Read and understand your venue contract

Read and understand your venue contract

Dear bride, finding a venue that you fall in love with is a very pleasant moment and sometimes not easy.  Getting in contact with the events manager and getting all the administration sorted to sign that contract normally happens very fast.  You may be told that you might be standing in line with someone else going for the same date.  So first come first serve applies.  You make sure you get that venue for the date.  That is your date at that venue.  You want and need to get married right there.

How many of you know what you are signing and how many of you have read your contract thoroughly.  And how many of you understood what you read?  Did you have a proper open discussion with your events manager?  Was the events manager professional and forthcoming about certain clauses that everybody might miss?  Were they knowledgeable about the contract?

This isn’t just a standard contract.  This is a facility that cost the owner a lot of money and they have rules about it.  They want to keep it in a good condition that every bride will enjoy and it will have maintenance issues after every wedding perhaps.  Or they want to protect certain things or areas from certain types of décor and things that vendors do.  They would want to renovate it and maybe change it sometime to make it more attractive and change the status level of the venue.  They might change the contract without your notice.  They might change or increase the fees without giving you notice.

No, not every venue’s contract is the same.  There are top class venues and then there are medium class venues and other.  Each venue will have their own set of rules and some have a lot of rules.  These rules apply to your decorator and also to you.  You should understand this contract and you should also have to inform your vendors of any special rules.

Last year we decorated at this top class venue.  We have worked nicely together with our clients until I got an email from the events manager, stating that I have to be present all the time and cannot only do the on-the-day co-ordination and set-up.  Their venue contract states that the couple is obliged to appoint someone to be present the evening as well.  Just a couple of weeks before the wedding, these were extra unforeseen costs that put them on the spot.  By then I had been 8 years in this industry, and I never have I come across something like this.  As a wedding co-ordinator, decorator and florist, I realised that there is much to learn out there still and you will never stop learning.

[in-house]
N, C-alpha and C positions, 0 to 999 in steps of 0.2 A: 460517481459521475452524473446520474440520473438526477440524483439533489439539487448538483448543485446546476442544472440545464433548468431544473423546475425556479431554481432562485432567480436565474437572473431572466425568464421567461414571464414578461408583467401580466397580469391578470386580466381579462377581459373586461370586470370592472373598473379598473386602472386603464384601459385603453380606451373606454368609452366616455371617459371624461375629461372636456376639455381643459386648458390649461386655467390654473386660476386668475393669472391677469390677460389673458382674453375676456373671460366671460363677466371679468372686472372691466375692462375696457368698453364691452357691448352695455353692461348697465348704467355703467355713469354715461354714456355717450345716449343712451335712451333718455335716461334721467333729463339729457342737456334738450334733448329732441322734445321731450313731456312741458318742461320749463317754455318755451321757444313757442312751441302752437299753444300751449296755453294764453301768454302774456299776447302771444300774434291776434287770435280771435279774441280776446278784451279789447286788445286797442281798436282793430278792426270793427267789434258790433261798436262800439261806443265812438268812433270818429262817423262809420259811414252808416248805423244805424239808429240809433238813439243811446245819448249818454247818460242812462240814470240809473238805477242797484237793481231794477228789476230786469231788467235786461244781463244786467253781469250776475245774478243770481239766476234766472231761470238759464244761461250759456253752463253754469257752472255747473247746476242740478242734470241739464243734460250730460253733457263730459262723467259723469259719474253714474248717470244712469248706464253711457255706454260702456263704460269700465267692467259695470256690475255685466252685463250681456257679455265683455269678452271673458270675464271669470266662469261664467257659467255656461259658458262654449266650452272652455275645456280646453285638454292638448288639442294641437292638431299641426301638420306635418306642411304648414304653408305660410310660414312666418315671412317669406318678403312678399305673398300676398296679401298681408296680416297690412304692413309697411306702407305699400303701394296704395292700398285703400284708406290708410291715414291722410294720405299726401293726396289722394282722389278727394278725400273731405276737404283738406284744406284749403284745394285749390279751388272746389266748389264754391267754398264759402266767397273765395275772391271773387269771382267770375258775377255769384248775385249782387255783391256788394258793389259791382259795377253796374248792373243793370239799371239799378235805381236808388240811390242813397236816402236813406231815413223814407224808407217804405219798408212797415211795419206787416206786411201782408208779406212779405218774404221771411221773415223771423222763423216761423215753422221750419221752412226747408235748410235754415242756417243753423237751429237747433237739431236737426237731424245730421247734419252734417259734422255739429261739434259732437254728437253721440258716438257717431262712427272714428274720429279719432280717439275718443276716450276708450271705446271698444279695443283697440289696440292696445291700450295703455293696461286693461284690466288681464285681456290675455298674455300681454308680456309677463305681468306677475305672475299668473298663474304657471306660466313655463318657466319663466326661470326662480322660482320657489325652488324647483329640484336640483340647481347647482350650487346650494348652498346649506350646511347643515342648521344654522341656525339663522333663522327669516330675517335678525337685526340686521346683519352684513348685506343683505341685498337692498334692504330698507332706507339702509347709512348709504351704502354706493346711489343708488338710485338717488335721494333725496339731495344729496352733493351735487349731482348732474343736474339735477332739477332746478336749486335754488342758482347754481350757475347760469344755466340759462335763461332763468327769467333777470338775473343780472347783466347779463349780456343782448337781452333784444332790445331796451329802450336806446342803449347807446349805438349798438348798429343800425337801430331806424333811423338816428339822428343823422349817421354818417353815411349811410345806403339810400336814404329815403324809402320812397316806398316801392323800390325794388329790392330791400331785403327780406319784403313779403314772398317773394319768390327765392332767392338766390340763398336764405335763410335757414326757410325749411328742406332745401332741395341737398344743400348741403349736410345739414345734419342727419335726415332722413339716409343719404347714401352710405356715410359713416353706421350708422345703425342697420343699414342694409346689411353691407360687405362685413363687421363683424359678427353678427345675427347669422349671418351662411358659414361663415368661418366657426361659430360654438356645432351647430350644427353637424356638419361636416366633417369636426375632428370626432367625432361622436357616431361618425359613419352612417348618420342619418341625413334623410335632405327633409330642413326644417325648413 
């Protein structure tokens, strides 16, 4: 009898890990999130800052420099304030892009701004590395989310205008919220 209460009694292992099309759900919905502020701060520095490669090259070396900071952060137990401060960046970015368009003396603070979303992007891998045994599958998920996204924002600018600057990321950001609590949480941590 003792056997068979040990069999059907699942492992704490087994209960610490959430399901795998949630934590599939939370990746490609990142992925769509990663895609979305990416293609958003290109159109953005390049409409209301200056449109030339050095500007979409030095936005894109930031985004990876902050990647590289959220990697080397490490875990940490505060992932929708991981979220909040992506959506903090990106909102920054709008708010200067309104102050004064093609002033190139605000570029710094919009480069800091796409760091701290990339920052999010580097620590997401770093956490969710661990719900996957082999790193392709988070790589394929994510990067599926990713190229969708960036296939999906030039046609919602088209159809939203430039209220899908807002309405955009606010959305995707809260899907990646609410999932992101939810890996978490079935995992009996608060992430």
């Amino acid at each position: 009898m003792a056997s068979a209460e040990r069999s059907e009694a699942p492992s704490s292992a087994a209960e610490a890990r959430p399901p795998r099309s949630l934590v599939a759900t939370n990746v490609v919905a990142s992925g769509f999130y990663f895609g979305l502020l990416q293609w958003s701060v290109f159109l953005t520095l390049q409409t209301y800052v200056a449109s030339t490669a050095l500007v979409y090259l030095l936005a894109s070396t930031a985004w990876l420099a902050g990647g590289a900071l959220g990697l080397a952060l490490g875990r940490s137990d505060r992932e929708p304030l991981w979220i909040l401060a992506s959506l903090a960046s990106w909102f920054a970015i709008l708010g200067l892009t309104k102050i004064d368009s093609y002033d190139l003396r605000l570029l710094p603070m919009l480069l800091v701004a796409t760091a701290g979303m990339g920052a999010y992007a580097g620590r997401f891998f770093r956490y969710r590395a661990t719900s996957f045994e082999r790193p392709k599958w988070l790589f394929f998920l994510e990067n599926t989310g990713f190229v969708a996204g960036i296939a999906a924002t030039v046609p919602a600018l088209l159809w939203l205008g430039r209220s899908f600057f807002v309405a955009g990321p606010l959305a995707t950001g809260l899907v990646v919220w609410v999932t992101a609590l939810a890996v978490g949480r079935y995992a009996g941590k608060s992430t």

Our industry has changed a lot in the last 10 years and this industry has become very serious and professional.  So I had to contract email to me.  I could not believe that tight and serious contract.  I then realised that brides and grooms to be, don’t read, don’t understand and don’t grasp that venues can be very strict about this agreement and certain rules.  This venue also asked for certified electricians and a certificate to be presented if you hang any electrical elements.  Well it does make sense, if you might burn their venue down because of an electrical fire.    Most venues or shall I say the events co-ordinators are not worried about this.  But it can cause a lot of problems for the vendor and the bridal couple of this happens.

I have also now come across another issue, different venue, where my client needs to pay an extra fee if we set-up the day before the wedding.  Most venues do not mind if you set-up the day before.  Let’s face it, not every brides wedding décor and flowers are standard.  Some have some elaborate taste and this takes time to co-ordinate and style.  Again, my bride did not see this clause, and nor was this emphasized once over months of dealing with her and nor did the events manager mention it in any meeting.  She has left the venue in the last month without sending out an email to brides and the new people are following the contract rules / clauses closely.

So what do we learn from this?  Bridal couples need to read and understand a venues contract before booking a venue.  If you are not able to understand legal terms, then get someone to read it on your behalf that understands legal jargon before you agree to anything with a signature.  It is not the problem of events co-ordinators that you promptly signed a contract and not read it properly or that you did not ask questions.

So before your favourite venue becomes your nightmare, do take the time and become knowledgeable about all the hidden clauses that states extra costs or states unreasonable clauses on timeless and any other that might not be what you want it to be.

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